UNAIDS welcomes the announcement by Medicines Patent Pool (MPP) and ViiV of three licenses signed with generic manufacturers Aurobindo, Cipla and Viatris for long-acting Cabotegravir for PrEP (Pre-exposure prophylaxis.) PrEP can reduce risk of HIV transmission from sex or injecting drug use. UNAIDS also called for urgent action by ViiV to be taken to reduce the price and increase the production of CAB-LA now.
UNAIDS Deputy Executive Director for Policy, Advocacy and Knowledge, Christine Stegling said:
“UNAIDS applauds this announcement by the Medicines Patent Pool, and congratulates the companies on securing the licensing agreement. The generic production of affordable CAB-LA is essential to preventing millions of new HIV infections. The progress made is a testament to the power of campaigning communities who have mobilised to demand long-acting medicines, and to the determined efforts of access to medicines advocates. UNAIDS thanks ViiV for the commitment to tech sharing made through these agreements, and urges all patent holders of long-acting HIV medicines, including those still in development, to commit to share, and make their technology available, now. UNAIDS welcomes that this is only the first announcement of licensing, not the last, and urges ViiV to expand the geographic coverage of the licensing to all low and middle income countries. Because generic production will take several years to get to medicines being available for use, UNAIDS also urges ViiV to right now provide its own production of CAB-LA to procurers at an affordable price and in volumes that match need. We must all be driven by the fierce urgency of now.”
Progress in the global HIV response is slowing, and too many countries are seeing rising infections. The 2025 targets are in danger, and only bold actions can enable the curve of new infections to be pulled down. The deployment of new technologies such as long-acting CAB-LA at an affordable price is urgent and will help fill critical HIV prevention needs for people facing the highest HIV risks. It is also notably welcome that one of the sub-licenses (Cipla) plans to manufacture in South Africa, in addition to India. This is an important step in support of increased local manufacturing of medicines in Africa.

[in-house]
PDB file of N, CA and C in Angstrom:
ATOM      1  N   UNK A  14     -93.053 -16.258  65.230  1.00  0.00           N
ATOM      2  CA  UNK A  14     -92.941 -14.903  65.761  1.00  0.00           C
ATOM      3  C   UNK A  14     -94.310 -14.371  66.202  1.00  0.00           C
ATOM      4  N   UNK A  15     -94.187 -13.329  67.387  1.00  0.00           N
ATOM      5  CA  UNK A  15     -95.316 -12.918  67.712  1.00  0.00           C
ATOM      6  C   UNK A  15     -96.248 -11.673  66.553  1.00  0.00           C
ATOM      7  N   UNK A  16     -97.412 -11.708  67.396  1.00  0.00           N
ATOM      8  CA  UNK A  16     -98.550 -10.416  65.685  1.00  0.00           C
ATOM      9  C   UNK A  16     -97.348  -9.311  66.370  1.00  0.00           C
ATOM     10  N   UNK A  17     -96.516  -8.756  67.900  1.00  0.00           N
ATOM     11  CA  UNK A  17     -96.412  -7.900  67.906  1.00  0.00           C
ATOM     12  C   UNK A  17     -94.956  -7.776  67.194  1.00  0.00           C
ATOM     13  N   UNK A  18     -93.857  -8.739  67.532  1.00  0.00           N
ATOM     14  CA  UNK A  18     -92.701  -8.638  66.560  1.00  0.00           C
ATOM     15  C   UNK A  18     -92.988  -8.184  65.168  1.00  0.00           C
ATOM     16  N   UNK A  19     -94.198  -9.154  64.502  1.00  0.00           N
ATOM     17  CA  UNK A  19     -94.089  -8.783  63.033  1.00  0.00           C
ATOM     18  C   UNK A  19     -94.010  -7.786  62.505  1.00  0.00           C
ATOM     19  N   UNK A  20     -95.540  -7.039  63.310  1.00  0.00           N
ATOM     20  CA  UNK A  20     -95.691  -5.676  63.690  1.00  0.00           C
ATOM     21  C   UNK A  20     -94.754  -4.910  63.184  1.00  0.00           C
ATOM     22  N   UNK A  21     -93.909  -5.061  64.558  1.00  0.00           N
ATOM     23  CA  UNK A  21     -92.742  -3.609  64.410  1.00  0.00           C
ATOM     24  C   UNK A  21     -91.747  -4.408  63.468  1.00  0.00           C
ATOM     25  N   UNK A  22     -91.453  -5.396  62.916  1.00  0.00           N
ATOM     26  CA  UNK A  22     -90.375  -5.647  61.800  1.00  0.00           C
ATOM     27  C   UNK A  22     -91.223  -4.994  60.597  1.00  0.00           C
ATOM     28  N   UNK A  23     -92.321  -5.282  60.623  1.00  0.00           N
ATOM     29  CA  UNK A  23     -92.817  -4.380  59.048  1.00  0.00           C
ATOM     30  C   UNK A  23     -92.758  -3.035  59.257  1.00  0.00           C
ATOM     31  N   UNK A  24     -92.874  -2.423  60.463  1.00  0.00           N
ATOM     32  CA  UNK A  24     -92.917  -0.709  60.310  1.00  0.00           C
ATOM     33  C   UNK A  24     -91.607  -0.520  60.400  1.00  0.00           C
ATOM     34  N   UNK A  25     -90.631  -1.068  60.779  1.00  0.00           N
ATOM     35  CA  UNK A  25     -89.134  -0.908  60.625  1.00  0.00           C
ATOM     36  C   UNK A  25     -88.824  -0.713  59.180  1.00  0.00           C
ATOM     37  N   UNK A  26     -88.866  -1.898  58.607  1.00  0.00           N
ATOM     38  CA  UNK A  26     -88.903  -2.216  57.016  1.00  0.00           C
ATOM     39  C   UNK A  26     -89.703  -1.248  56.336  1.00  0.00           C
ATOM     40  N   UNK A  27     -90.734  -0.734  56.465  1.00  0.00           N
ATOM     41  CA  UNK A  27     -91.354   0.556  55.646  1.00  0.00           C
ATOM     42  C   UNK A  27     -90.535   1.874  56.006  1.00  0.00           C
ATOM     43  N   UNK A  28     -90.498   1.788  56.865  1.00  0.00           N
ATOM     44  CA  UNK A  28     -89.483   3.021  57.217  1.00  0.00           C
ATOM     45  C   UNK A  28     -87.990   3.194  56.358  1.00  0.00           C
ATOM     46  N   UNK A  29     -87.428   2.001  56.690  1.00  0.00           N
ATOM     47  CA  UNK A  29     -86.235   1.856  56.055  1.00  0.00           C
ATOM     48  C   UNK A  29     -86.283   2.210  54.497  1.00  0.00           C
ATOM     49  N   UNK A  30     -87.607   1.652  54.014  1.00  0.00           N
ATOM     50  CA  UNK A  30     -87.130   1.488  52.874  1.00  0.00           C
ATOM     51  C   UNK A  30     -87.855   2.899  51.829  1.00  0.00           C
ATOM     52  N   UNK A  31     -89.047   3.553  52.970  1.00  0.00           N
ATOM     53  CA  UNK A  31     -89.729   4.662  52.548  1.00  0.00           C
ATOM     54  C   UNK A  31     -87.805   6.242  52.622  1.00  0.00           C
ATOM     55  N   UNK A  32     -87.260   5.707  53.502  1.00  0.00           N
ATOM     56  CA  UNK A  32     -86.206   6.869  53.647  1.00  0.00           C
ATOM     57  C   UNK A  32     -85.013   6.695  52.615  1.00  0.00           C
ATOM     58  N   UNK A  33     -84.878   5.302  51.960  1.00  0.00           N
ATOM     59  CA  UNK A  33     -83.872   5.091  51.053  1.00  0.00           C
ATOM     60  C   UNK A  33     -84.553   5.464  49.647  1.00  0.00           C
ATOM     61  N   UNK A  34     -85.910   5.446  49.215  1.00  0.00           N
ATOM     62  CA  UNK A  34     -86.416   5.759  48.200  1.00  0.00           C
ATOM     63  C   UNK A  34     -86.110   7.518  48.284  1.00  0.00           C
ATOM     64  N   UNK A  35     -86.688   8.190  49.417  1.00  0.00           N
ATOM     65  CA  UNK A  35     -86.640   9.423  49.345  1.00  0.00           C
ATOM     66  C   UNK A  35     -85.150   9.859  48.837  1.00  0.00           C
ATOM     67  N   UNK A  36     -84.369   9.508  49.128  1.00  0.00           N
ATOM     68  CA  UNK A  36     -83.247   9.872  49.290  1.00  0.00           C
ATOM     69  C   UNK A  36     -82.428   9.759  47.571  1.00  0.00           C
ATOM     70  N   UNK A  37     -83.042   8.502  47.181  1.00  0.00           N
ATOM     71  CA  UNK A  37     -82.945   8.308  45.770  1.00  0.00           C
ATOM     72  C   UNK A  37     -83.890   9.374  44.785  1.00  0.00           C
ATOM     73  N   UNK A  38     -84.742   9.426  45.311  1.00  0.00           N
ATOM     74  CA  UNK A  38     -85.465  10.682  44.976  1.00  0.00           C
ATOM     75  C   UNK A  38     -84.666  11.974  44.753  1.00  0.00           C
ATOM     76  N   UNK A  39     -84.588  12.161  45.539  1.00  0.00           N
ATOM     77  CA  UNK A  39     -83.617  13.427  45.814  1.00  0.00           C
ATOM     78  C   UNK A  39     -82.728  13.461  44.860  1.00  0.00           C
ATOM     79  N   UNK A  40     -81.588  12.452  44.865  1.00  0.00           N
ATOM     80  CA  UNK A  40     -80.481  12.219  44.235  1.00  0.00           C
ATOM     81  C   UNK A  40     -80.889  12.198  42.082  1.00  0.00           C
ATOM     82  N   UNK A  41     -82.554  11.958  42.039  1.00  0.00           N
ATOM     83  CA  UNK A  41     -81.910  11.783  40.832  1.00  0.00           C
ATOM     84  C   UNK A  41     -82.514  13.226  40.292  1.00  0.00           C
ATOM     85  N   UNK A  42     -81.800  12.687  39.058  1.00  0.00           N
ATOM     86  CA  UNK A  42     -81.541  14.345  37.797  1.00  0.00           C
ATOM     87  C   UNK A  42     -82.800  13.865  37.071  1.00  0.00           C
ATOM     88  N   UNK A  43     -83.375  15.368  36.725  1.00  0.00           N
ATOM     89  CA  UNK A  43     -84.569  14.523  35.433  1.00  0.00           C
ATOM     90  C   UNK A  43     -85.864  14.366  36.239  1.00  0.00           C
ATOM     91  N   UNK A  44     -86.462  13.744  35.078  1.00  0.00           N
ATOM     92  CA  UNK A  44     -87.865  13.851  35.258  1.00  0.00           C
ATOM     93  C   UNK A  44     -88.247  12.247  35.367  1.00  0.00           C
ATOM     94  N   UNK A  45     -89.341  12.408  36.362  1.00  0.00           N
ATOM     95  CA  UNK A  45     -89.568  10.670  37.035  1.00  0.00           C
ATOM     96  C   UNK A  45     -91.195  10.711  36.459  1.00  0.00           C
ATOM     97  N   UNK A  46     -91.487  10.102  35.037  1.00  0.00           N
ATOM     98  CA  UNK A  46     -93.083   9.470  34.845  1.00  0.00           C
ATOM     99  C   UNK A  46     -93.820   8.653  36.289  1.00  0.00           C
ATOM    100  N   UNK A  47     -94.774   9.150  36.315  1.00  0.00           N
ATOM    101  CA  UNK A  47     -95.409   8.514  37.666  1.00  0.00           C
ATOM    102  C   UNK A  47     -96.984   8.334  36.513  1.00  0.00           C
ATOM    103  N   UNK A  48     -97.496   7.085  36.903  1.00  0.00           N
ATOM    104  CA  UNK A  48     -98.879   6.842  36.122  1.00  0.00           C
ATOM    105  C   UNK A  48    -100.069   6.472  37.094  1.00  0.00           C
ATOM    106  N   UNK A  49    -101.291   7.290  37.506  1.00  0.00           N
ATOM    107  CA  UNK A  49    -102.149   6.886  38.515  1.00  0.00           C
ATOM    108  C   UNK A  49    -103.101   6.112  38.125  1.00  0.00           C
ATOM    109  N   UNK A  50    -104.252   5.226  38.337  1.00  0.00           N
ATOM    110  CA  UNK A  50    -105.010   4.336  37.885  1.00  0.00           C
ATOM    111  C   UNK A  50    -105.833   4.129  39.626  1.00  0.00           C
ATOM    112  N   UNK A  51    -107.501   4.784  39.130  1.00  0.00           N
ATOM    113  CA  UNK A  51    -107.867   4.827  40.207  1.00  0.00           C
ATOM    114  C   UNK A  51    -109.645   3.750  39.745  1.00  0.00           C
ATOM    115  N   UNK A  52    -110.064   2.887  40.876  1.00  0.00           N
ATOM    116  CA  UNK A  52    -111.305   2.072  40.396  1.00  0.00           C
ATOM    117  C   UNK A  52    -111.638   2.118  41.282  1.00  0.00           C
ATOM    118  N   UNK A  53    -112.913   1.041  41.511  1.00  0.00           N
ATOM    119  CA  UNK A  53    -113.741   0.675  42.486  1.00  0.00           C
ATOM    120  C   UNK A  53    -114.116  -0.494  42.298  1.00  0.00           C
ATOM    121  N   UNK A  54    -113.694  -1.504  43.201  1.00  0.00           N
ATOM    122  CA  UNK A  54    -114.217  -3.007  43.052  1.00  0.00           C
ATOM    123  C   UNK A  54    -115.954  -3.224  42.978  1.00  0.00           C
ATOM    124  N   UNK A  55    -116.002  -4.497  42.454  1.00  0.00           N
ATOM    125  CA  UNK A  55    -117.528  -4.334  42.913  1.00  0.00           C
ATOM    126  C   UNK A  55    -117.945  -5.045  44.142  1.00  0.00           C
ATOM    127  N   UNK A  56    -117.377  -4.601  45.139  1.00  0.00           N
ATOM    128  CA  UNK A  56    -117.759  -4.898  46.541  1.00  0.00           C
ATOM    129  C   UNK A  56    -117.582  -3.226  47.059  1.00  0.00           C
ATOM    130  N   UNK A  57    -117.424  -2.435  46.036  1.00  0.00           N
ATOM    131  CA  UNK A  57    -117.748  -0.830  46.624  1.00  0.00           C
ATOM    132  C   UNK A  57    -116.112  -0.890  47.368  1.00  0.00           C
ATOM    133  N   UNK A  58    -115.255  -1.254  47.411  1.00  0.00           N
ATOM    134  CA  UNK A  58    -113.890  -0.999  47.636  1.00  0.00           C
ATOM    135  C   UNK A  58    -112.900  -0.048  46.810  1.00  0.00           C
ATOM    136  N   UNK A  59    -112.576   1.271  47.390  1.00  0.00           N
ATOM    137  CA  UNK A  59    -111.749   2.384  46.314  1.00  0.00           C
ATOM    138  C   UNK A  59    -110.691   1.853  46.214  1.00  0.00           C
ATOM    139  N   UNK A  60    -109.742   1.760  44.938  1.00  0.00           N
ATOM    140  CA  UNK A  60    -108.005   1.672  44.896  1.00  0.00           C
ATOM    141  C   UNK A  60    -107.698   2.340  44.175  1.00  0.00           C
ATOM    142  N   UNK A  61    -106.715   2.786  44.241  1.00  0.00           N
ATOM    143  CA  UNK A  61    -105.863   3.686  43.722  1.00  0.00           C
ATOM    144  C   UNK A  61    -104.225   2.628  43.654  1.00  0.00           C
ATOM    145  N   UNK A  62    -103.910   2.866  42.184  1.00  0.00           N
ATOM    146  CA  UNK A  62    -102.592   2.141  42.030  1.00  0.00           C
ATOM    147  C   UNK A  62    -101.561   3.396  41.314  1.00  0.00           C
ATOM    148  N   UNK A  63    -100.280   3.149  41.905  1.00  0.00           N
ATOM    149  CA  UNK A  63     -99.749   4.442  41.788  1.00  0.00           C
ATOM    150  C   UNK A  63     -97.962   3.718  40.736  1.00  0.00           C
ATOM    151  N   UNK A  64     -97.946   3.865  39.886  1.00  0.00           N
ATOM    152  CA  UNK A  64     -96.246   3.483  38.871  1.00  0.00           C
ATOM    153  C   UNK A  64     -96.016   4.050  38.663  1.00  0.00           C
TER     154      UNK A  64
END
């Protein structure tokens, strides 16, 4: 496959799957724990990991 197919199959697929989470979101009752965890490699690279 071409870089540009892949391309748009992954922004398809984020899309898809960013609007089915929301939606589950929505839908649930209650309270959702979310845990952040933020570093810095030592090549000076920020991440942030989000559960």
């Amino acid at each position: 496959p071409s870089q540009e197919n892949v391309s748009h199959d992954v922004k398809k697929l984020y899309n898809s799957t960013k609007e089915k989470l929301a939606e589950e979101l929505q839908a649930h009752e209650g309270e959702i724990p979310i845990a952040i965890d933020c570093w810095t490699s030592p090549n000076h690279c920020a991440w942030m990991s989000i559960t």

UNAIDS acknowledges this concrete step towards generic production of needed innovative products but urges that short term solutions be put in place immediately and until generic products are widely available. UNAIDS is notably concerned with the recent announcements that current supplies of CAB-LA are not at all sufficient to meet growing demand, and are much less than procurers have said they could purchase. Transparency in sharing information on volumes and price by ViiV of long-acting CAB-LA is essential to help drive progress in increasing volumes.
It is vital and urgent that long-acting anti-retrovirals for PrEP be made available at an affordable price everywhere they are needed. Middle-income countries are now where the majority of new HIV infections occur and home to many of the key populations most at risk of HIV transmission and who most need access to long-acting ARVs. But many countries are not included in this license despite considerable need for affordable new health technologies.
The issuance of these three licenses should pave the way for sharing technology on other innovations for long-acting HIV prevention and for long-acting treatment. UNAIDS urges that licensing help develop a path for accelerated market entry of generic formulations of long-acting anti-retrovirals not only for prevention, but also for treatment, when normative guidance is established, and regulatory approvals are in place at country level.
UNAIDS calls on the private sector, governments and funders to ensure that everyone who needs long-acting antiretrovirals can access them. UNAIDS will continue working with the Coalition to Accelerate Access to Long-Acting PrEP that is jointly convened by the Global Fund on AIDS, TB and Malaria, PEPFAR, Unitaid and the World Health Organization (WHO) with AVAC as its Secretariat to find solutions and ensure equitable global access to pandemic-fighting technologies for all.
The Joint United Nations Programme on HIV/AIDS (UNAIDS) leads and inspires the world to achieve its shared vision of zero new HIV infections, zero discrimination and zero AIDS-related deaths. UNAIDS unites the efforts of 11 UN organizations-UNHCR, UNICEF, WFP, UNDP, UNFPA, UNODC, UN Women, ILO, UNESCO, WHO and the World Bank-and works closely with global and national partners towards ending the AIDS epidemic by 2030 as part of the Sustainable Development Goals. Learn more at unaids.org